|Itty bitty study for a great big mess …|
Hopped up on hope, we storm the school with our philanthropy, certain that we will propel our tiny scholars — nay, the entire school! We'll exalt the entire school! — to unforetold greatness.
We, having chosen private school, nobly accepted paying tuition atop property taxes for propping up public schools. We held out both arms to receive the volunteer tasks our school would heap upon us. Little or no say in the welfare of our children while at school? No problem! Advice and complaint and recommendation — so unchristian!
Please, ma'am, may I have another?My idyll stretched and thinned and burst by the time our first child made fourth grade. By the time our second was finishing eighth grade and moving on, I had been all scooped out. My hollow husk skritched along the parking lot out to the car for our final ride home from there.
No great loss: A fresh batch of new parents had long before taken my place, toiling in the volunteer vineyards.
With the fall auction upon our old school, I think of the latest group of new parents, and hope they're made of sterner stuff, or at least pace themselves better than I did. A student announced at Mass Sunday she'd be selling raffle tickets outside afterward; just the mention of auction still catches my breath.
Besides the fall auction, our school also conducted a spring fashion show at the time, and soon enough had resurrected a country fair, meaning three big tasks to which parents were to commit time and energy.
Unwilling or unable to perform the vital tasks necessary to carry out these events, I gravitated to the decorating committee. I could paint.
The theme for the first auction in our school-parent career was Alice in Wonderland. Decoration was already well underway, begun in late summer, since it happens only two months after school starts.
The look was decidedly more Disney than Tenniel. Parents were putting the finishing touches of Wonderland characters on plywood cutouts, and I was able to show how to outline the shapes in dark color, to give it the animated character look.
I was useful and could stay, and for several years after helped art-direct the auction and fashion show, and designed signs for the fair.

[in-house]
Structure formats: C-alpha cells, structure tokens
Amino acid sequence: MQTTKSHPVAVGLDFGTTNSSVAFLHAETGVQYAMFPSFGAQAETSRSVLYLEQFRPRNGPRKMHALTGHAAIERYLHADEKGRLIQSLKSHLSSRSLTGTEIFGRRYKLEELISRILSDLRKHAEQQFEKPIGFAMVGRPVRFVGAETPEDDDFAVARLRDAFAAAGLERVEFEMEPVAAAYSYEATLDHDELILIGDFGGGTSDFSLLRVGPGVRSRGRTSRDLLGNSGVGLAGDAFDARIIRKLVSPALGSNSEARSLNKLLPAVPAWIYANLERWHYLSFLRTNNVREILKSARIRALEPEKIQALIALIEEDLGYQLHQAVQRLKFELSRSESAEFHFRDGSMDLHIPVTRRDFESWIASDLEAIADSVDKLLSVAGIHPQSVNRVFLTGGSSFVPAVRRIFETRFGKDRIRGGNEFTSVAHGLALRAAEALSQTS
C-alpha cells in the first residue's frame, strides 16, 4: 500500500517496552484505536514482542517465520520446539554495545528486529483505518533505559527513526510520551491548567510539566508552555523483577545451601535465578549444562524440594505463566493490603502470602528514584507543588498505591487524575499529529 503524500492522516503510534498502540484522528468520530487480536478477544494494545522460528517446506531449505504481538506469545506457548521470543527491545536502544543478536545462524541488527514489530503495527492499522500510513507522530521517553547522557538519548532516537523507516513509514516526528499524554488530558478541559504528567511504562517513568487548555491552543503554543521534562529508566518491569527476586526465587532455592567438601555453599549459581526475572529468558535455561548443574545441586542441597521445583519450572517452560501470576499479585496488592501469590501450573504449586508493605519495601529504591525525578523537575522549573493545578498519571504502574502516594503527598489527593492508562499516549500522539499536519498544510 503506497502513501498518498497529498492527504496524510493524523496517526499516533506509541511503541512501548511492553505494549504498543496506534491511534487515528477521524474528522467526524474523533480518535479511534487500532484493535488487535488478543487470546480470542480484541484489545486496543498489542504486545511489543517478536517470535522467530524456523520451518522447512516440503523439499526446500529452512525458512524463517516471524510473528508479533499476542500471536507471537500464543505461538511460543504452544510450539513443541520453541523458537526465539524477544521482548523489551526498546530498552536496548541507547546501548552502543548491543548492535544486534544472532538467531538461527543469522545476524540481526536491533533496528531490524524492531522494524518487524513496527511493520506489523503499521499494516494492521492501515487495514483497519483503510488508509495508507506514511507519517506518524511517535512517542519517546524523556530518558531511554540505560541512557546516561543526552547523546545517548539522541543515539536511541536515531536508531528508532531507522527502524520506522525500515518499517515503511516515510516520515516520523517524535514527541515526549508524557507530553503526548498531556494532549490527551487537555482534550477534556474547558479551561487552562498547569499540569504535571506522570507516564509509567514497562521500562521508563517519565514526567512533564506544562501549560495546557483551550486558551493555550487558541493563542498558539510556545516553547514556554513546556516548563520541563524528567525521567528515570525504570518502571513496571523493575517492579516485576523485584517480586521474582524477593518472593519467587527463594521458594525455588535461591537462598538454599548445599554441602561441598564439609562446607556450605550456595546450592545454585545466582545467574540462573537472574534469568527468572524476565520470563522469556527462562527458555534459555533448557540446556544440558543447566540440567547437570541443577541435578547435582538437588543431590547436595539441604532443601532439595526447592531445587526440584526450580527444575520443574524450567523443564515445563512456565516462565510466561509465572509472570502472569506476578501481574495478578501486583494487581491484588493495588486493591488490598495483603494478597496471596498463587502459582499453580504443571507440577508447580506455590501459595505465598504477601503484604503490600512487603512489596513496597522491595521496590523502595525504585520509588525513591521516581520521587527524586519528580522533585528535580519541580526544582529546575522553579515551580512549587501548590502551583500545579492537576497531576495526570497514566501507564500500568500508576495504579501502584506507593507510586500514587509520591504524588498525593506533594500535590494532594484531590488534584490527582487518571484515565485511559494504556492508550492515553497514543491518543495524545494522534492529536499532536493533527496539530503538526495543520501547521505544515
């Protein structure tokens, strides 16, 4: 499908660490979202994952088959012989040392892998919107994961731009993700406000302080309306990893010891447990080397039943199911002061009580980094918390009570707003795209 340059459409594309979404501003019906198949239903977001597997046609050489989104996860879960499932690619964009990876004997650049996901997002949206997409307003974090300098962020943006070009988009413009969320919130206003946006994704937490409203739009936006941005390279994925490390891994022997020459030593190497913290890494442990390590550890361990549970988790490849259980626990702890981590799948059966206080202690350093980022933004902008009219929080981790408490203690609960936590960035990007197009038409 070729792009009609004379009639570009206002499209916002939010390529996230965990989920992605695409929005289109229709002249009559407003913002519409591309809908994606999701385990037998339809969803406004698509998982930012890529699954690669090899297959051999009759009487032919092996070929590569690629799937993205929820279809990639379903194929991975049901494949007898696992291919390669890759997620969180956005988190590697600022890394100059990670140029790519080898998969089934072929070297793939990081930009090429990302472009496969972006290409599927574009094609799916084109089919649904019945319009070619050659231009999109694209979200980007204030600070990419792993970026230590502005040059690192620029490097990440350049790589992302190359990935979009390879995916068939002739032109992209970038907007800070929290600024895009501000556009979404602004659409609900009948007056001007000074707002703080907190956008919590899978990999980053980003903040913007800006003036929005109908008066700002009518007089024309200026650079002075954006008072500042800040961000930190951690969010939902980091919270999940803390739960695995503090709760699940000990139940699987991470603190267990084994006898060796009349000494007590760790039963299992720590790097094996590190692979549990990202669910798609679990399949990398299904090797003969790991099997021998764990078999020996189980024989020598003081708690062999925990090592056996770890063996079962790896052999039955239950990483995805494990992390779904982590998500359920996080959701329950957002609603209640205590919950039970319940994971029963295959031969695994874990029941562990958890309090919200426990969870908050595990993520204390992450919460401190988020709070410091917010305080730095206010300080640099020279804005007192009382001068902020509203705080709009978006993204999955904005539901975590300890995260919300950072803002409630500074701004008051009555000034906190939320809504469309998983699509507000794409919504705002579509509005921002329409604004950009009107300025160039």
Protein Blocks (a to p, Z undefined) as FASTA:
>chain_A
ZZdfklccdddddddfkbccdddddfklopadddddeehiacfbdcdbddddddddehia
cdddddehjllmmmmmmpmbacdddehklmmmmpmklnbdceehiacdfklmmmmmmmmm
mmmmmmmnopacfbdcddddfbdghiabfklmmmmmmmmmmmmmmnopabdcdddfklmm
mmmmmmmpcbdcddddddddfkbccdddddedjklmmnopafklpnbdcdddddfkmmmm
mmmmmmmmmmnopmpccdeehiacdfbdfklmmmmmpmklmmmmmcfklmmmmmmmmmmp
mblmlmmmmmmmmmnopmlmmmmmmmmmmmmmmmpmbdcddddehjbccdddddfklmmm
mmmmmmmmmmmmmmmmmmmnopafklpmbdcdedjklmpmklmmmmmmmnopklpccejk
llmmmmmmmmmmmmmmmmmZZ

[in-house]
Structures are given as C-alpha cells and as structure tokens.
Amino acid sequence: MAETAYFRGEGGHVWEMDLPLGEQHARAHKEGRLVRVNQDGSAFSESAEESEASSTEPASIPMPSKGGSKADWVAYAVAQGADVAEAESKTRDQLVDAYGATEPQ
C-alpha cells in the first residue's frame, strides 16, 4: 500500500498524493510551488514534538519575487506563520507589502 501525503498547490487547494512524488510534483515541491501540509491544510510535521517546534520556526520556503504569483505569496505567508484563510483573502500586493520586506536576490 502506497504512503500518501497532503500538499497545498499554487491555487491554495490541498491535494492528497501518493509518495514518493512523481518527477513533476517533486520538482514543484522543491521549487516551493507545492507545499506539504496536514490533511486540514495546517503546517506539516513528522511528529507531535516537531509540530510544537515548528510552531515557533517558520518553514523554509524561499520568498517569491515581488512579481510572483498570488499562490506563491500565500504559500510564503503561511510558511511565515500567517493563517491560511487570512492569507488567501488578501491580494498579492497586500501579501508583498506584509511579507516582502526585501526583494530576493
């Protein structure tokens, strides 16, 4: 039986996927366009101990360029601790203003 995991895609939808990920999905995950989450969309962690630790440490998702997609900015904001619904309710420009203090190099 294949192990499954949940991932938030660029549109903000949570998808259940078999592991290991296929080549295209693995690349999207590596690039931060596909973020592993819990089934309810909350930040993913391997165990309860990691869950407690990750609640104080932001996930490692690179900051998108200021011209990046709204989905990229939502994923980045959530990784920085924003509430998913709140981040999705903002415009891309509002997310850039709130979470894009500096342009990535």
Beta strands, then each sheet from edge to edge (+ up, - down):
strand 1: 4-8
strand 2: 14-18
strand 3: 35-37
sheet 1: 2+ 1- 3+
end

For several years we did our best with donated cardboard and chicken wire and cheap foam brushes by the bagful and incorrectly mixed paints sold at discount at the end of the hardware store aisle, and no budget whatsoever.
In our little parish hall, the lobby, walls and especially the little stage had be decorated. Auction attendees would see the stage first as they entered the semi-dark hall for dinner, so it needed the most "wow!" we could wring from it.
In my new zeal, I agreed to design and paint a mural onto a gigantic seamless roll of photographer's backdrop paper, perhaps 10 feet wide. I did not know how to say "no."
The little painting above is the study for it. Call it cubist Disney. I had to madden the Mad Hatter's party by bending his table to fit the shape.
With no space or uninterrupted time at the school, I brought the roll of paper home, the end of it sticking out the car window. I moved the furniture in our little living room to one side and taped the paper to the long wall. The ceiling in our old house slanted down at one end, so one top corner flopped awkwardly. About three feet of the bottom sheet cascaded onto the floor, so I had to roll it carefully to paint the top, then paint the bottom kneeling down.
For most of a week we sat on one side of our living room, legs across chairs across tables, craning necks to watch TV, so I could get the mural done.
Once done and affixed to the wall of the stage with 12 pounds of low-tack tape, I discovered the five-second rule of decoration: No matter how long a decoration takes to create, people will look at it for five seconds before asking, "What'd we order for dinner again, the chicken or the steak?"
Somewhere in a living room or garage nearby, somebody is painting or sewing or gluing or assembling, getting scooped out little by little.
I wish him or her the best.